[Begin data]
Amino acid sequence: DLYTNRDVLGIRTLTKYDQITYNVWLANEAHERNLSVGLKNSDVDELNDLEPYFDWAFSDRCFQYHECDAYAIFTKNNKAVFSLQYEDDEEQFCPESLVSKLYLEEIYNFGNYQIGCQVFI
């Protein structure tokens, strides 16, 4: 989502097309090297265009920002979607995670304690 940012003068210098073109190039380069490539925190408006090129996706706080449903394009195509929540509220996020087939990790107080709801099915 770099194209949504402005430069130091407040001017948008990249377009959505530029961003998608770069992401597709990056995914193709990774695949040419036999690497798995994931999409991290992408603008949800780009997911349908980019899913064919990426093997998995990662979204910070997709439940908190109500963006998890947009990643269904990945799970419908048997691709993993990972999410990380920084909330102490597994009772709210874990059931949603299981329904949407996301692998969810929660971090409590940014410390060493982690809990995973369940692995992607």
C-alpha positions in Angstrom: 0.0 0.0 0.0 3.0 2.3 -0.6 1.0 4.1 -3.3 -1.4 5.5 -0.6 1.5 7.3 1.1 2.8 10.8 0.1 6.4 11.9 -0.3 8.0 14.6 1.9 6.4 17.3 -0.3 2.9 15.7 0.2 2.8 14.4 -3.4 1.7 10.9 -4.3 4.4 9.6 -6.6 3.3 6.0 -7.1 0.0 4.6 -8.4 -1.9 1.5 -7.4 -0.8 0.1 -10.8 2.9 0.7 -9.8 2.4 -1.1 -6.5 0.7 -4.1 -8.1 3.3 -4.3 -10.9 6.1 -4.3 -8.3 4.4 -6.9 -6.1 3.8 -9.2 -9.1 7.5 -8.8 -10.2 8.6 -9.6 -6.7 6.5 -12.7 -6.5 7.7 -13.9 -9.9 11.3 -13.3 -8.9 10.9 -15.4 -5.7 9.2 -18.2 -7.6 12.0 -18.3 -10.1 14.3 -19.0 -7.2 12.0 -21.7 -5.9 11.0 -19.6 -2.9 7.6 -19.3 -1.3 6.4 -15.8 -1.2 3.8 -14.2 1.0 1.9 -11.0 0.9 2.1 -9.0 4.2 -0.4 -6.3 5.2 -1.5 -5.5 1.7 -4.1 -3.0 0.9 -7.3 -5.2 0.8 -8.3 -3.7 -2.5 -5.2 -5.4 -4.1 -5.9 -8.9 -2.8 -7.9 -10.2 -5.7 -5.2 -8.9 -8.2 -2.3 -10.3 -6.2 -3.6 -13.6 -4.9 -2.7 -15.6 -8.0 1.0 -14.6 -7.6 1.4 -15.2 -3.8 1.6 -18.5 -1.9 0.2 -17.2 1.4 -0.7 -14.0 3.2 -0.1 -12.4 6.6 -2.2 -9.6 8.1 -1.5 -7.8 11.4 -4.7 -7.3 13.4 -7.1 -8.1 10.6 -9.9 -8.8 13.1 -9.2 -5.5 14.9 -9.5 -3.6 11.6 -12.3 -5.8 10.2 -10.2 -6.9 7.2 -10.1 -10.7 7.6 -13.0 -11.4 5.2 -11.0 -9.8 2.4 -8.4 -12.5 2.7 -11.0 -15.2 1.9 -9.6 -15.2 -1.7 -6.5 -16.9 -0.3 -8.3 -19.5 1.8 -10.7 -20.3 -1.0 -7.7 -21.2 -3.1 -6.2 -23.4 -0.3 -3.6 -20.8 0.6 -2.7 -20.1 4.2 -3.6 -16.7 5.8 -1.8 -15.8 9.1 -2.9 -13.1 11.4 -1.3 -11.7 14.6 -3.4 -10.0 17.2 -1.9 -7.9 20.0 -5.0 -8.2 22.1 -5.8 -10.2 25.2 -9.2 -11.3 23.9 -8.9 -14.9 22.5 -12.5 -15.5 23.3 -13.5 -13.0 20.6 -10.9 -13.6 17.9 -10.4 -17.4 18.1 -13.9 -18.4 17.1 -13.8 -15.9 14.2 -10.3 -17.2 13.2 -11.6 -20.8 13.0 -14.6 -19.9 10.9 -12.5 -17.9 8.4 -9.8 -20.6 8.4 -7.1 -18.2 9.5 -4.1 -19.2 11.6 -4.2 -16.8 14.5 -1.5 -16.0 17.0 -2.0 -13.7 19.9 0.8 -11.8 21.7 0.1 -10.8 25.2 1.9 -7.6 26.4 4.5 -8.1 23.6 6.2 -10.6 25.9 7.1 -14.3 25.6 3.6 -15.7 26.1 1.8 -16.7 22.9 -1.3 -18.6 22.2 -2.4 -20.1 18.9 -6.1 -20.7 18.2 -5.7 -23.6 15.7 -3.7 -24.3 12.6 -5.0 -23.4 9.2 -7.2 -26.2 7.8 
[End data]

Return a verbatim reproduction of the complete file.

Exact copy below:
Amino acid sequence: DLYTNRDVLGIRTLTKYDQITYNVWLANEAHERNLSVGLKNSDVDELNDLEPYFDWAFSDRCFQYHECDAYAIFTKNNKAVFSLQYEDDEEQFCPESLVSKLYLEEIYNFGNYQIGCQVFI
């Protein structure tokens, strides 16, 4: 989502097309090297265009920002979607995670304690 940012003068210098073109190039380069490539925190408006090129996706706080449903394009195509929540509220996020087939990790107080709801099915 770099194209949504402005430069130091407040001017948008990249377009959505530029961003998608770069992401597709990056995914193709990774695949040419036999690497798995994931999409991290992408603008949800780009997911349908980019899913064919990426093997998995990662979204910070997709439940908190109500963006998890947009990643269904990945799970419908048997691709993993990972999410990380920084909330102490597994009772709210874990059931949603299981329904949407996301692998969810929660971090409590940014410390060493982690809990995973369940692995992607």
C-alpha positions in Angstrom: 0.0 0.0 0.0 3.0 2.3 -0.6 1.0 4.1 -3.3 -1.4 5.5 -0.6 1.5 7.3 1.1 2.8 10.8 0.1 6.4 11.9 -0.3 8.0 14.6 1.9 6.4 17.3 -0.3 2.9 15.7 0.2 2.8 14.4 -3.4 1.7 10.9 -4.3 4.4 9.6 -6.6 3.3 6.0 -7.1 0.0 4.6 -8.4 -1.9 1.5 -7.4 -0.8 0.1 -10.8 2.9 0.7 -9.8 2.4 -1.1 -6.5 0.7 -4.1 -8.1 3.3 -4.3 -10.9 6.1 -4.3 -8.3 4.4 -6.9 -6.1 3.8 -9.2 -9.1 7.5 -8.8 -10.2 8.6 -9.6 -6.7 6.5 -12.7 -6.5 7.7 -13.9 -9.9 11.3 -13.3 -8.9 10.9 -15.4 -5.7 9.2 -18.2 -7.6 12.0 -18.3 -10.1 14.3 -19.0 -7.2 12.0 -21.7 -5.9 11.0 -19.6 -2.9 7.6 -19.3 -1.3 6.4 -15.8 -1.2 3.8 -14.2 1.0 1.9 -11.0 0.9 2.1 -9.0 4.2 -0.4 -6.3 5.2 -1.5 -5.5 1.7 -4.1 -3.0 0.9 -7.3 -5.2 0.8 -8.3 -3.7 -2.5 -5.2 -5.4 -4.1 -5.9 -8.9 -2.8 -7.9 -10.2 -5.7 -5.2 -8.9 -8.2 -2.3 -10.3 -6.2 -3.6 -13.6 -4.9 -2.7 -15.6 -8.0 1.0 -14.6 -7.6 1.4 -15.2 -3.8 1.6 -18.5 -1.9 0.2 -17.2 1.4 -0.7 -14.0 3.2 -0.1 -12.4 6.6 -2.2 -9.6 8.1 -1.5 -7.8 11.4 -4.7 -7.3 13.4 -7.1 -8.1 10.6 -9.9 -8.8 13.1 -9.2 -5.5 14.9 -9.5 -3.6 11.6 -12.3 -5.8 10.2 -10.2 -6.9 7.2 -10.1 -10.7 7.6 -13.0 -11.4 5.2 -11.0 -9.8 2.4 -8.4 -12.5 2.7 -11.0 -15.2 1.9 -9.6 -15.2 -1.7 -6.5 -16.9 -0.3 -8.3 -19.5 1.8 -10.7 -20.3 -1.0 -7.7 -21.2 -3.1 -6.2 -23.4 -0.3 -3.6 -20.8 0.6 -2.7 -20.1 4.2 -3.6 -16.7 5.8 -1.8 -15.8 9.1 -2.9 -13.1 11.4 -1.3 -11.7 14.6 -3.4 -10.0 17.2 -1.9 -7.9 20.0 -5.0 -8.2 22.1 -5.8 -10.2 25.2 -9.2 -11.3 23.9 -8.9 -14.9 22.5 -12.5 -15.5 23.3 -13.5 -13.0 20.6 -10.9 -13.6 17.9 -10.4 -17.4 18.1 -13.9 -18.4 17.1 -13.8 -15.9 14.2 -10.3 -17.2 13.2 -11.6 -20.8 13.0 -14.6 -19.9 10.9 -12.5 -17.9 8.4 -9.8 -20.6 8.4 -7.1 -18.2 9.5 -4.1 -19.2 11.6 -4.2 -16.8 14.5 -1.5 -16.0 17.0 -2.0 -13.7 19.9 0.8 -11.8 21.7 0.1 -10.8 25.2 1.9 -7.6 26.4 4.5 -8.1 23.6 6.2 -10.6 25.9 7.1 -14.3 25.6 3.6 -15.7 26.1 1.8 -16.7 22.9 -1.3 -18.6 22.2 -2.4 -20.1 18.9 -6.1 -20.7 18.2 -5.7 -23.6 15.7 -3.7 -24.3 12.6 -5.0 -23.4 9.2 -7.2 -26.2 7.8 